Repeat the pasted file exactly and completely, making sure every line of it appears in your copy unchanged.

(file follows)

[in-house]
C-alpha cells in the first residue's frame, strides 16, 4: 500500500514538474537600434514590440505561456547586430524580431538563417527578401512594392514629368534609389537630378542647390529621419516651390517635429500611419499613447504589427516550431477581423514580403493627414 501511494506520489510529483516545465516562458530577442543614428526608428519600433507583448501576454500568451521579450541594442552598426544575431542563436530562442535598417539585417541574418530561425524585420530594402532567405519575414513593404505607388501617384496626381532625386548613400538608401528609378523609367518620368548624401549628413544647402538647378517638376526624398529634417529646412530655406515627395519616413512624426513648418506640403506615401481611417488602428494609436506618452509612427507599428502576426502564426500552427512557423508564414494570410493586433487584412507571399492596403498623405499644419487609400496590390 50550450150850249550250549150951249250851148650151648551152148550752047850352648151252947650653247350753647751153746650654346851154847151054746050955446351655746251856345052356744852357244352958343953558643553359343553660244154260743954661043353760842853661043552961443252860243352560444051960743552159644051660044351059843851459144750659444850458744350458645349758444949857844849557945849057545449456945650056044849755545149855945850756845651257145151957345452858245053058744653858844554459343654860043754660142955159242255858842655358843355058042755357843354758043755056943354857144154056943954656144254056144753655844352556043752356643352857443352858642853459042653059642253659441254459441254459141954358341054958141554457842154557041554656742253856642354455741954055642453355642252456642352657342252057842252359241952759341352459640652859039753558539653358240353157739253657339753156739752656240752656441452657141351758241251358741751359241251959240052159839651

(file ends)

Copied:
[in-house]
C-alpha cells in the first residue's frame, strides 16, 4: 500500500514538474537600434514590440505561456547586430524580431538563417527578401512594392514629368534609389537630378542647390529621419516651390517635429500611419499613447504589427516550431477581423514580403493627414 501511494506520489510529483516545465516562458530577442543614428526608428519600433507583448501576454500568451521579450541594442552598426544575431542563436530562442535598417539585417541574418530561425524585420530594402532567405519575414513593404505607388501617384496626381532625386548613400538608401528609378523609367518620368548624401549628413544647402538647378517638376526624398529634417529646412530655406515627395519616413512624426513648418506640403506615401481611417488602428494609436506618452509612427507599428502576426502564426500552427512557423508564414494570410493586433487584412507571399492596403498623405499644419487609400496590390 50550450150850249550250549150951249250851148650151648551152148550752047850352648151252947650653247350753647751153746650654346851154847151054746050955446351655746251856345052356744852357244352958343953558643553359343553660244154260743954661043353760842853661043552961443252860243352560444051960743552159644051660044351059843851459144750659444850458744350458645349758444949857844849557945849057545449456945650056044849755545149855945850756845651257145151957345452858245053058744653858844554459343654860043754660142955159242255858842655358843355058042755357843354758043755056943354857144154056943954656144254056144753655844352556043752356643352857443352858642853459042653059642253659441254459441254459141954358341054958141554457842154557041554656742253856642354455741954055642453355642252456642352657342252057842252359241952759341352459640652859039753558539653358240353157739253657339753156739752656240752656441452657141351758241251358741751359241251959240052159839651